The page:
When I came out at 33, I spent a very brief period of time thinking that I was the most clever lesbian on the planet. Coming out was electrifying, and in the aftermath I was arrogant enough to believe that I’d navigate the waters of lesbian relationships with ease. After all, I’d spent a lifetime riding the waves of heterosexual dating — how hard could it really be? When lesbian friends expressed concern about my romantic entanglements — was I sure I wanted to contemplate marriage to an emotionally unavailable photographer in Bushwick? Was I absolutely positive that I was in love with a girl I met on Tinder one week prior? Did I really want to send that fire nude to the woman who mostly sent me pictures of her dog? — I smiled beatifically, assuring them that I had everything under control.
And for that beautiful, blissful period of time, I really felt like I did. A month or so later, the pendulum swung in the other direction, and I realized I had been gravely mistaken. In a world full of sage homosexual herdsmen trying to shepherd me through the dating darkness, I was a wide-eyed and naive lesbian lamb headed for the slaughter.
My first mistake, I’ve realized, was assuming that my heterosexual relationships prepared me for life as an out lesbian. But in my hetero life, I had been going through the motions, performing love and pleasure for my partners and myself, like some kind of elaborate act even I wasn't aware of. It felt good sometimes, but never great. I spent years letting myself be carried by a powerful current of misery, a very specific kind of hell reserved for queer people in the closet.
I came out slowly, over the course of a couple of years, and during that time my queer friends were instrumental. Even when I wasn’t ready to use the word “lesbian,” they gave me the space and feeling of safety I needed to explore my identity. When I finally came out to the rest of the world, they were my biggest cheerleaders. I trust them implicitly, because I know that in some way or another, they’ve all been there.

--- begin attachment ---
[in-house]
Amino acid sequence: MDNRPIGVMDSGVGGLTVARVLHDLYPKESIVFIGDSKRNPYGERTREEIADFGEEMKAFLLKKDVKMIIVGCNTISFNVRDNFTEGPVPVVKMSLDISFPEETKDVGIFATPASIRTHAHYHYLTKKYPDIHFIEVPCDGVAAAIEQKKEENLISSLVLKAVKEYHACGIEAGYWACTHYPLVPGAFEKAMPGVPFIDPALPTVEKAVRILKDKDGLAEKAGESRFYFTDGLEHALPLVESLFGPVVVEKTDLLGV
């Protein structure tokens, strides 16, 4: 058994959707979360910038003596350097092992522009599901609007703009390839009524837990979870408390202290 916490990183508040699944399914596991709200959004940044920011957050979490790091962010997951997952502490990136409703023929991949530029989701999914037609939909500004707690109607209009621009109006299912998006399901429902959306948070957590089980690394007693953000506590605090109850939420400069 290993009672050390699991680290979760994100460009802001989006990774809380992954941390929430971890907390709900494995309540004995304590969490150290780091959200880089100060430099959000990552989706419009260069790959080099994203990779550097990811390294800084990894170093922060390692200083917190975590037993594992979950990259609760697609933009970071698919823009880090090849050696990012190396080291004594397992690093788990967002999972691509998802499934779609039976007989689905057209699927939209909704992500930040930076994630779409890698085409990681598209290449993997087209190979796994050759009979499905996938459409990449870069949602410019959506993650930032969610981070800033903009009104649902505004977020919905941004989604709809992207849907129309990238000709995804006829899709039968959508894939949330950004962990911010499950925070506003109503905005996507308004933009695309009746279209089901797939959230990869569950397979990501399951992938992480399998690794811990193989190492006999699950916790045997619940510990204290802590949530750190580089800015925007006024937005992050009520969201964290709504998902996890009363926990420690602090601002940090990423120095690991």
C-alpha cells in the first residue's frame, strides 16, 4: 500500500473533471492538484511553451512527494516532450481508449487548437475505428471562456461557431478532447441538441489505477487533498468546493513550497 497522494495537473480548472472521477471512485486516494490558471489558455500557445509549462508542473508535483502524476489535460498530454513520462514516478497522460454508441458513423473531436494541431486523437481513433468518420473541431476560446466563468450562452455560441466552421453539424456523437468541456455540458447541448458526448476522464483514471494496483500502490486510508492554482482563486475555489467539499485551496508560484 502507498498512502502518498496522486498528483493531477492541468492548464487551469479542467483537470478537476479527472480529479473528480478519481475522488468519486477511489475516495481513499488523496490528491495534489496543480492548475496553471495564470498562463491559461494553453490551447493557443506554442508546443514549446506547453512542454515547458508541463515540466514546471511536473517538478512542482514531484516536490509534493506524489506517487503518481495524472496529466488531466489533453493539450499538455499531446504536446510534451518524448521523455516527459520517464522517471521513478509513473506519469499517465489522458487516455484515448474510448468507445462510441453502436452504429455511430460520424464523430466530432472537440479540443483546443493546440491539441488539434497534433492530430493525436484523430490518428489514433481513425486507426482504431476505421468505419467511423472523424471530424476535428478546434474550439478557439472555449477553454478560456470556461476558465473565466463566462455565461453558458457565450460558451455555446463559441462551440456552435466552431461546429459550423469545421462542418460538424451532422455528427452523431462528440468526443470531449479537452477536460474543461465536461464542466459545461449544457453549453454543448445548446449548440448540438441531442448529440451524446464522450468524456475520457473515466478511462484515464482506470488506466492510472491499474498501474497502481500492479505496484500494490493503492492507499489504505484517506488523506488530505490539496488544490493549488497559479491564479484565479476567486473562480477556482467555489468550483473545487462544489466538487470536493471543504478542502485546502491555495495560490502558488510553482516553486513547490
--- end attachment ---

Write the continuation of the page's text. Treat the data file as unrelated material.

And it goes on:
However, that doesn’t change the fact that when I get advice from my gay and lesbian beacons of dating light — some of whom are much younger than I am with vastly more relationship experience — I feel like a dewy-eyed baby. In fact, I sometimes describe my dating decision-making processes as a being like a child standing in front of a stove. The red-hot glow of messy lesbian dating calls to me, and it feels impossible not to reach out and touch.
“Don’t do it,” my friends whisper in my ear. “We’ve done it, and it’s going to hurt.”
Of course, I do it anyway. Thankfully, queers are always standing by in the group chat, ready with the healing salve of understanding. Unfortunately, as soon as the pain subsides, I find myself drawn back to the hot glow, curious about the possibilities.
For actual babies (not the 33-year-old newly out kind) this is pretty normal. When infants see familiar people and objects around them behaving in a surprising or new way, they take a heightened level of interest, even if the stimulus isn’t necessarily safe or good. In the developmental psychology universe, it’s called preferential looking. For an adult woman over 30, experiencing the sensation of “I don’t really know what’s going on here but I’m just going to dive right in” is harder to accept. After all, once we hit our thirties, women are supposed to be fully formed, wise and secure, confident, and capable of handling everything life throws at us. In a lot of ways, that’s true for me. I’m established in my career and growing creatively. I pay my bills on time. I keep my dog alive. I eat at least one vegetable, almost every day.
When it comes to lesbian romance and relationships, though, I have no idea what the fuck I’m doing.